Lynda Waltho: I appreciate the point that the Minister has just made. The question of what constitutes an emergency was a large part of the inquiry. Sergeant Thompson believed that he was responding to an emergency at his place of work, and so he left home two hours before he would normally have done so. He believed that it was an emergency. It appears that the letter of the law defines an emergency as...
Lynda Waltho: I wish to bring to the Minister's attention the case of my constituent, Tina Thompson, and her young son Aidan. Tina's husband and Aidan's father, Sergeant Michael Thompson, was a 38-year-old soldier with a 17-year career in the Army. His service included two tours of duty in Iraq, as well as Kosovo, Bosnia and Northern Ireland. He served with the Royal Logistics Corps. Sergeant Thompson...
Lynda Waltho: To ask the Secretary of State for Health what progress has been made on his plans to extend opening hours of general practitioners surgeries; and if he will make a statement.
Lynda Waltho: I would like to add my support for that demand. One of the reasons my right hon. and learned Friend the Leader of the House saw so many babies in the Whips Office the other night is that so many of my colleagues brought their babies in when they came for the vote, but are not allowed to take them through the Lobby, even though all the babies were being breast fed—although not at the time,...
Lynda Waltho: I asked the right hon. Member for Maidenhead (Mrs. May) how many women in the Conservative party have been placed in safe Conservative seats, and she was not able to answer. Can the hon. Member for Basingstoke (Mrs. Miller) do so?
Lynda Waltho: I thank Baroness Thatcher greatly, as I am sure many of my colleagues will, because her policies and the damage that they did in my local community made me become politically active and join the party.
Lynda Waltho: I am inspired by the hon. Lady's comments and I am sure that many young women will be inspired by the way in which she is making her point. Most of my colleagues will have attended meetings where they felt exactly the same. A Labour politician advised me that I should "feel the fear" and do it anyway. If the hon. Lady tells that to the women to whom she speaks, it will go a long way.
Lynda Waltho: I am impressed with the right hon. Lady's words, but will she expand on the figures? How many of those selected women will be candidates in winnable Tory seats? How many of them will be normal working-class women who do not have Ashcroft money or are millionaires in their own right?
Lynda Waltho: I recently had the privilege of opening a new £8.1 million primary care centre in my constituency, which left my constituents in no doubt that Labour is the party of the NHS. Will my hon. Friend continue to prioritise spending on health care so that they continue to receive the benefits of sound, costed investment, instead of being seduced by the promises and pipe dreams of the Opposition?
Lynda Waltho: To ask the Secretary of State for Transport how much bus service operators grant was paid to community transport organisations in each year since 2002.
Lynda Waltho: To ask the Chancellor of the Exchequer what recent assessment he has made of the effects on the economy of expenditure on health care.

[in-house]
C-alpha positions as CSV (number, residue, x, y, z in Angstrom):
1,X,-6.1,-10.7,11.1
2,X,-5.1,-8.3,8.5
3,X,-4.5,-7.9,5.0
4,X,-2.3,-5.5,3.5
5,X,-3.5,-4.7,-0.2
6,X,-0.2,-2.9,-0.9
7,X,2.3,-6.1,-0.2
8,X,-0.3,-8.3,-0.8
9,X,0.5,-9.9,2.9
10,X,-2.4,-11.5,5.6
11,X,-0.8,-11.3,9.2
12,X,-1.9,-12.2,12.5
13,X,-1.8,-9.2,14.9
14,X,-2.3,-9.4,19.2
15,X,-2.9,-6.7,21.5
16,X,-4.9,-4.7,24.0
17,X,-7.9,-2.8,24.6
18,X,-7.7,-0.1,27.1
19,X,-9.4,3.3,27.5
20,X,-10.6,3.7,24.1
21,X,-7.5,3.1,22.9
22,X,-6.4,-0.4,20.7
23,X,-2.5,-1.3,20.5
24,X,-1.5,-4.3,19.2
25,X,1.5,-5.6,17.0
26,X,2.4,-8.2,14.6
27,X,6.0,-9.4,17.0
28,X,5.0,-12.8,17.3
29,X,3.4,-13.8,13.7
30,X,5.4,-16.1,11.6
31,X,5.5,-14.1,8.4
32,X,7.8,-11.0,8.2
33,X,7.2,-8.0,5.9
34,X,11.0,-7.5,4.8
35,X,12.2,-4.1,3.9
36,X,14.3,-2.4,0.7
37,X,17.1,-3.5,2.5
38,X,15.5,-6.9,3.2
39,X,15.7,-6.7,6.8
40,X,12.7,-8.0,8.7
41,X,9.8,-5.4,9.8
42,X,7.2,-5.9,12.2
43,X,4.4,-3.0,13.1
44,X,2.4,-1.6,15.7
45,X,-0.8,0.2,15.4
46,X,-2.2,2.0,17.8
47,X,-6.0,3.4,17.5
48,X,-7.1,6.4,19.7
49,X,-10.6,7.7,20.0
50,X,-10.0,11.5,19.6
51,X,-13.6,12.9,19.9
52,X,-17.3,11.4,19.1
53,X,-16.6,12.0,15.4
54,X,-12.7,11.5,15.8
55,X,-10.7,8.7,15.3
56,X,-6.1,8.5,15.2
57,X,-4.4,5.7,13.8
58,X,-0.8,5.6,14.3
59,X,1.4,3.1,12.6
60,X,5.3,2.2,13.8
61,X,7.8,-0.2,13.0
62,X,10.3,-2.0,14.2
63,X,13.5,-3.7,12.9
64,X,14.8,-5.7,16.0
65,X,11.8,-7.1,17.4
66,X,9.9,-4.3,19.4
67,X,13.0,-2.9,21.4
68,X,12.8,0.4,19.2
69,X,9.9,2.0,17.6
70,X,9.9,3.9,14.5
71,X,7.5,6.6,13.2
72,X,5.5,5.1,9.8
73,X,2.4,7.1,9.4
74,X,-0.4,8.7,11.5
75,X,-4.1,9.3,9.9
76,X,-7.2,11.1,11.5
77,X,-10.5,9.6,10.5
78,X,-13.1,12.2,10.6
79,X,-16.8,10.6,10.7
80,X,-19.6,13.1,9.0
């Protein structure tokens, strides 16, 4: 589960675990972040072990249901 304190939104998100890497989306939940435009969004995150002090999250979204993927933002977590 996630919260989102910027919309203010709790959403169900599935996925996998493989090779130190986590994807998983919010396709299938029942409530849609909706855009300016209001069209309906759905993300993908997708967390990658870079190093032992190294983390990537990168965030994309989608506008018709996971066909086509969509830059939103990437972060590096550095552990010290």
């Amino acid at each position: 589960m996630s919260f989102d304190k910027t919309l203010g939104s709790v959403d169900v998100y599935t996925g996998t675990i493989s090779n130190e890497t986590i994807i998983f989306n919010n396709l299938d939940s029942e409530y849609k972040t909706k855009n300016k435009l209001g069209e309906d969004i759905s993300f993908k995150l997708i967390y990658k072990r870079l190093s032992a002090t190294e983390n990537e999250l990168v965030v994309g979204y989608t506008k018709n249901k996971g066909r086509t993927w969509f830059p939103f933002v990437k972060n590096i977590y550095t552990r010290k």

Lynda Waltho: My right hon. Friend said that his instinct was to proceed with caution at all times and that he would take into consideration measures to protect young and vulnerable people. Will he confirm that admittance to casinos will be limited to people aged 21 and over, and will he expand a little further on his instincts in this area?
Lynda Waltho: What is so special about a relationship where one of the partners appears to abuse trust, truth and respect?
Lynda Waltho: What plans the Government have to mark the 90th anniversary of women's suffrage.
Lynda Waltho: I thank my hon. Friend for that answer. Despite all the progress, there are still only 97 Labour, 17 Conservative and 9 Liberal Democrat women MPs, and the Fawcett Society estimates that it will take at least 200 years to get anywhere close to having 50:50 representation. All-women shortlists have helped in our case, but those provisions contains a sunset clause and are due to end. What more...
Lynda Waltho: To ask the Solicitor-General what steps the Government are taking to improve investigations and prosecutions of cases involving rape.
Lynda Waltho: To ask the Secretary of State for Health what plans he has to improve access to fertility services.
Lynda Waltho: I was pleased to hear about increased and continued funding for holocaust education, as was my hon. Friend the Member for Ochil and South Perthshire (Gordon Banks). Last year I was privileged to accompany a group of Dudley pupils to Auschwitz-Birkenau, and I have witnessed their work since then. I know that they have learnt much more than facts and figures about the holocaust. They have...
Lynda Waltho: To ask the Secretary of State for Children, Schools and Families what assessment he has made of the contribution of the Holocaust Educational Trust's nationwide Lessons from Auschwitz project to teaching of the Holocaust in the national curriculum.
Lynda Waltho: Let me reassure hon. Members. There is not necessarily a prejudice against synthetic phonics. Those of us who have worked with children of all abilities know that we cannot rely on just one system. Synthetic phonics should be a tool in the toolbox. Going for just one system could be as damaging as sticking to another tried and tested route. It is about having a varied toolbox.